Asian Stocks Are Little Changed After Three Days of DeclinesAdam Haigh
Asian stocks were little changed, after three days of losses, as materials and oil shares gained, while data signaled Chinese manufacturing shrank last month. The Shanghai Composite Index capped a five-day, 7.5 percent slump.
China Minsheng Banking Corp. lost 3.1 percent in Hong Kong after company President Mao Xiaofeng resigned and Caixin magazine reported that he is under investigation by authorities. China Railway Construction Corp. slid 9.9 percent in Shanghai after Mexico shelved a high-speed rail project that the company was expected to bid on. Japan Airlines Co. sank 2.1 percent in Tokyo after boosting its net-income forecast less than expected.
The MSCI Asia Pacific Index added less than 0.1 percent to 140.39 as of 4:25 p.m. in London, with consumer shares leading declines, while materials and energy companies advanced the most. The measure gained 1.8 percent in January, rebounding from two months of losses.
The China data “will be stoking hard landing fears that are ever present in market thinking,” said Evan Lucas, Melbourne-based market strategist at IG Ltd. “The fact new exports are also declining is a big issue on a macro-level. It illustrates that the lower growth in the global economy is impacting consumption of Chinese goods.”
China’s official purchasing managers’ index showed an unexpected contraction, data at the weekend showed, boosting prospects Asia’s largest economy will add to stimulus amid a wave of global monetary easing. The U.S. economy expanded at a slower pace than forecast in the fourth quarter as cooling business investment, a slump in government outlays and a widening trade gap took some of the luster off the biggest gain in consumer spending in almost nine years.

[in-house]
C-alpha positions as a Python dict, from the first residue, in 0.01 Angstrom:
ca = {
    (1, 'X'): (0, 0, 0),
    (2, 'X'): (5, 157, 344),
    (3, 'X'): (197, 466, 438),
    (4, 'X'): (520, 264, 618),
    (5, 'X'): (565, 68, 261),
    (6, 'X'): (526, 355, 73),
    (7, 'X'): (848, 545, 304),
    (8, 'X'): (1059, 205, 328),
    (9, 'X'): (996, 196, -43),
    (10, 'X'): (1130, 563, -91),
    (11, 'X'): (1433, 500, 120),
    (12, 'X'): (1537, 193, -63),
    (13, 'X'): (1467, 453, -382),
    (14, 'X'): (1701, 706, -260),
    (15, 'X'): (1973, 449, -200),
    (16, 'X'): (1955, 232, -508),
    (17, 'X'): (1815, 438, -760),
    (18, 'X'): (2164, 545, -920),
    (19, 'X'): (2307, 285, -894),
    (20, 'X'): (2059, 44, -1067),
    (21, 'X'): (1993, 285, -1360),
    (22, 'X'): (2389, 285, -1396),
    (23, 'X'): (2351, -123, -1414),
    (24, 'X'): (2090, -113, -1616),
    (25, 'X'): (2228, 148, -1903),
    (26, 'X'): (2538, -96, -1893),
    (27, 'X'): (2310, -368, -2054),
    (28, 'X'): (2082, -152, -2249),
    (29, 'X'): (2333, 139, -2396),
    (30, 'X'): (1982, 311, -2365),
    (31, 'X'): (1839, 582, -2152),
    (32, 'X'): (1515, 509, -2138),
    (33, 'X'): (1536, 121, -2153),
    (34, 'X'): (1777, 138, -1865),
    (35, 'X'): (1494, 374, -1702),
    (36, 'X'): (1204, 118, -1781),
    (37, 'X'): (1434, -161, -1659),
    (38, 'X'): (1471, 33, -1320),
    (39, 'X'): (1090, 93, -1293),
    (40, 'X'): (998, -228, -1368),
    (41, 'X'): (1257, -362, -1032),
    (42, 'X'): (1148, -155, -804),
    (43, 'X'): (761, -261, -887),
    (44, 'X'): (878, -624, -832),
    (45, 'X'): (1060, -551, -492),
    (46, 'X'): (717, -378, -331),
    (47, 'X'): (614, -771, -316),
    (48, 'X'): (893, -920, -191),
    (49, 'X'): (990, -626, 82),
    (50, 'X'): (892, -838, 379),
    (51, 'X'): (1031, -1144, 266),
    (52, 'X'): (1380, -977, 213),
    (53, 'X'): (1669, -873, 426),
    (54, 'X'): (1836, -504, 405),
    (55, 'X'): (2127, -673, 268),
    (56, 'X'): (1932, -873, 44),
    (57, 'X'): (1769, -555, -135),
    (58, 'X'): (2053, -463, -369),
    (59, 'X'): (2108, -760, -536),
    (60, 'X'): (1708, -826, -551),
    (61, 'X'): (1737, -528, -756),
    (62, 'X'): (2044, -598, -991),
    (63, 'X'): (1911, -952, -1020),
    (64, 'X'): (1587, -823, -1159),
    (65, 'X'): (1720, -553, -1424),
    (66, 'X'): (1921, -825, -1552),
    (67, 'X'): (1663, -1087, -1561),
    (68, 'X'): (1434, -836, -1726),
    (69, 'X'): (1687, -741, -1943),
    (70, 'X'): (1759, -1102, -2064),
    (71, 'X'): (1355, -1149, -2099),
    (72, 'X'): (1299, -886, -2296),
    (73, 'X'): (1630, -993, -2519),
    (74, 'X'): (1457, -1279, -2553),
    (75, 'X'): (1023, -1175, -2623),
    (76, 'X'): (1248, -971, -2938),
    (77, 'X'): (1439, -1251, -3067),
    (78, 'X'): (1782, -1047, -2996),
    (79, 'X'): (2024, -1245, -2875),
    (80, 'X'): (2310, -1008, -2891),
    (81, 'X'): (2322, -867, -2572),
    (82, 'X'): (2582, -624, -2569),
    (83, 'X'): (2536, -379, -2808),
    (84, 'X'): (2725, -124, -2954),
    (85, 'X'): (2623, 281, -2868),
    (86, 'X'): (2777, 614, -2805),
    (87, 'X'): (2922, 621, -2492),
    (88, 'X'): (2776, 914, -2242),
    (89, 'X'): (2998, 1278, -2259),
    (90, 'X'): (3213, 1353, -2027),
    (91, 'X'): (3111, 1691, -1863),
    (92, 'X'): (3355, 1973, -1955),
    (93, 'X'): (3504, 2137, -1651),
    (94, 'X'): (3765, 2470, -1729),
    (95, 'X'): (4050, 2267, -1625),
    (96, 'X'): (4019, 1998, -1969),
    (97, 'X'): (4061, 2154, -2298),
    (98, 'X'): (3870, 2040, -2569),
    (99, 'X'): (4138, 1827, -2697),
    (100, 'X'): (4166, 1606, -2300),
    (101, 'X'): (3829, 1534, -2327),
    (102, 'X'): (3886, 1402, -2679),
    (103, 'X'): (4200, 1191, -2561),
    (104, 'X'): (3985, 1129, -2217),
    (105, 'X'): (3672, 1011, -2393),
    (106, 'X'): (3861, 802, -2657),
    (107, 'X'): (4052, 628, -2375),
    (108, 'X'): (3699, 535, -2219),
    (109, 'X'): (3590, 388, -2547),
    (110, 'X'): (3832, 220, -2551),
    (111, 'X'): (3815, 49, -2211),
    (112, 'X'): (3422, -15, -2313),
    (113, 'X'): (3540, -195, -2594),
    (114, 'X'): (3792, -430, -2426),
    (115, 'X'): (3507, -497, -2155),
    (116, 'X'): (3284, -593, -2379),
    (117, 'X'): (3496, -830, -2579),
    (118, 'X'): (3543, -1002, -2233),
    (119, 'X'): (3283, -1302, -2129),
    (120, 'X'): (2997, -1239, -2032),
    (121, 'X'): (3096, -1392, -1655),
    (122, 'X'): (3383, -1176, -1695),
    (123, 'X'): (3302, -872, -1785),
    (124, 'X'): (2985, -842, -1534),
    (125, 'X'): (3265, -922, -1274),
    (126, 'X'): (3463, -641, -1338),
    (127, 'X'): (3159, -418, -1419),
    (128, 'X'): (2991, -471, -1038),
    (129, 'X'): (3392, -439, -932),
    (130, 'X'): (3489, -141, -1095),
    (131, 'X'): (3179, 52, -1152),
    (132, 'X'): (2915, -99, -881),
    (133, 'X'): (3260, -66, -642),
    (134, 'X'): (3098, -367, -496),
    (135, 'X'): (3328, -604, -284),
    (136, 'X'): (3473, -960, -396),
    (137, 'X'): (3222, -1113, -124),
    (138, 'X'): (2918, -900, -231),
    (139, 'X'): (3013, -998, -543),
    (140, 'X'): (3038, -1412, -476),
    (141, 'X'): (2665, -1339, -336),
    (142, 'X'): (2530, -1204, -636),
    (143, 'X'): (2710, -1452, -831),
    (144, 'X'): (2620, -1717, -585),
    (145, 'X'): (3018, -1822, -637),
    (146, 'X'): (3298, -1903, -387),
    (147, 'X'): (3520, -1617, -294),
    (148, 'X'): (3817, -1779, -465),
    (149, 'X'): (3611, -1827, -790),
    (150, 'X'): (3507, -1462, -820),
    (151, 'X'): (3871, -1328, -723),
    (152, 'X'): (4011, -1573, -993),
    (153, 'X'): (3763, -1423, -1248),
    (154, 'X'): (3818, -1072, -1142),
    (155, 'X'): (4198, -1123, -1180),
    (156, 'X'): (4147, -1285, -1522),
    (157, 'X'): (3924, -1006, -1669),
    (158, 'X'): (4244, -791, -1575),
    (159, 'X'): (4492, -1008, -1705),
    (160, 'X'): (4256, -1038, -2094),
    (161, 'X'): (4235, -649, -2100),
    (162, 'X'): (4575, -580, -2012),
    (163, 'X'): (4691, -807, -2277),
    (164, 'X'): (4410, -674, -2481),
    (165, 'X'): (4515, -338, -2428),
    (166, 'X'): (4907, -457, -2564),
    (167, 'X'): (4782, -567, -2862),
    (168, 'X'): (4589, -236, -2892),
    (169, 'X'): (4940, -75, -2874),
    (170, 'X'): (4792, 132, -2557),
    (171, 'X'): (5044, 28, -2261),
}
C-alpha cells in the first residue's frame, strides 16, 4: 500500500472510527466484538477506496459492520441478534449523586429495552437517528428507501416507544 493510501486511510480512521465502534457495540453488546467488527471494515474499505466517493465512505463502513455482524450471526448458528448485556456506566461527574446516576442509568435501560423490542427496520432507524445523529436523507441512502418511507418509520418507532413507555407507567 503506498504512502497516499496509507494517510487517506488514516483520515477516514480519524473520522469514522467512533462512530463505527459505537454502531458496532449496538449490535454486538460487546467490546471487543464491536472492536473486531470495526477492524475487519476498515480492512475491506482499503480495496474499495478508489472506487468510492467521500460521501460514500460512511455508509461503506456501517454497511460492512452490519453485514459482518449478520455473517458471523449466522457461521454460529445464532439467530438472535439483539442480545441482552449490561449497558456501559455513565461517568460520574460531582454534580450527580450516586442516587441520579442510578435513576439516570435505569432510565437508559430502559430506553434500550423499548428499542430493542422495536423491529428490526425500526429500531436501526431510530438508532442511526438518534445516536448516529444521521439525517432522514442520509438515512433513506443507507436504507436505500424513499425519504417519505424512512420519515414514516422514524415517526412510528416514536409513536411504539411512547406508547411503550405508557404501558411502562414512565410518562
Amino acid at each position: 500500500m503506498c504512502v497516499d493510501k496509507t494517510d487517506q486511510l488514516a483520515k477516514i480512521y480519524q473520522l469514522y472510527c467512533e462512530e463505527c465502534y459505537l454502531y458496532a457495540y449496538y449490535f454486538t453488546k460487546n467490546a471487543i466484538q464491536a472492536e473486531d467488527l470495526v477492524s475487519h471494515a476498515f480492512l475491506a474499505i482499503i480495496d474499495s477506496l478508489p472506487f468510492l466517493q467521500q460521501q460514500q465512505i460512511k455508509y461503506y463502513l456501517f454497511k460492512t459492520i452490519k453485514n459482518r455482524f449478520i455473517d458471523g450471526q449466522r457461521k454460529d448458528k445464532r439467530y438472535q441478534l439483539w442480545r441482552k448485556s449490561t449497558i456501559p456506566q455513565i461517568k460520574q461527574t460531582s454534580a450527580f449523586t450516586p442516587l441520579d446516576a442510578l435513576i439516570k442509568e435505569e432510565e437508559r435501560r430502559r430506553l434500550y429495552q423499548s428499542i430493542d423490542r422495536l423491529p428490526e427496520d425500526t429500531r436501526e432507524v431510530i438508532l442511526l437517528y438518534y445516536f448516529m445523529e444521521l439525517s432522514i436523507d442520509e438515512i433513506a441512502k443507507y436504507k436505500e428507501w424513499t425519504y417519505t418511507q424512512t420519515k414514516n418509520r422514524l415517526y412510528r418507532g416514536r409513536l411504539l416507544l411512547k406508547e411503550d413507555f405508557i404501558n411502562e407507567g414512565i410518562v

The Shanghai Composite lost 2.6 percent, while Hong Kong’s Hang Seng Index retreated 0.1 percent. Japan’s Topix index slid 0.5 percent. Australia’s S&P/ASX 200 Index rose 0.7 percent as energy shares gained. New Zealand’s NZX 50 Index and South Korea’s Kospi index added 0.2 percent.
The Standard & Poor’s 500 Index gained 0.2 percent after the gauge last week posted its steepest slide since Dec. 12.
Gross domestic product in the U.S. rose an annualized 2.6 percent in the fourth quarter, trailing the 3 percent growth estimate from economists and falling from 5 percent in the three months to the end of September.
The final reading of a Chinese factory gauge from HSBC Holdings Plc and Markit Economics fell to 49.7 in January, a report showed Monday, after the government’s official measure fell to 49.8 from 50.1 in December. The reading missed the median estimate of 50.2 in a Bloomberg News survey of economists and fell for the first time since September 2012 below the 50 level that separates expansion and contraction.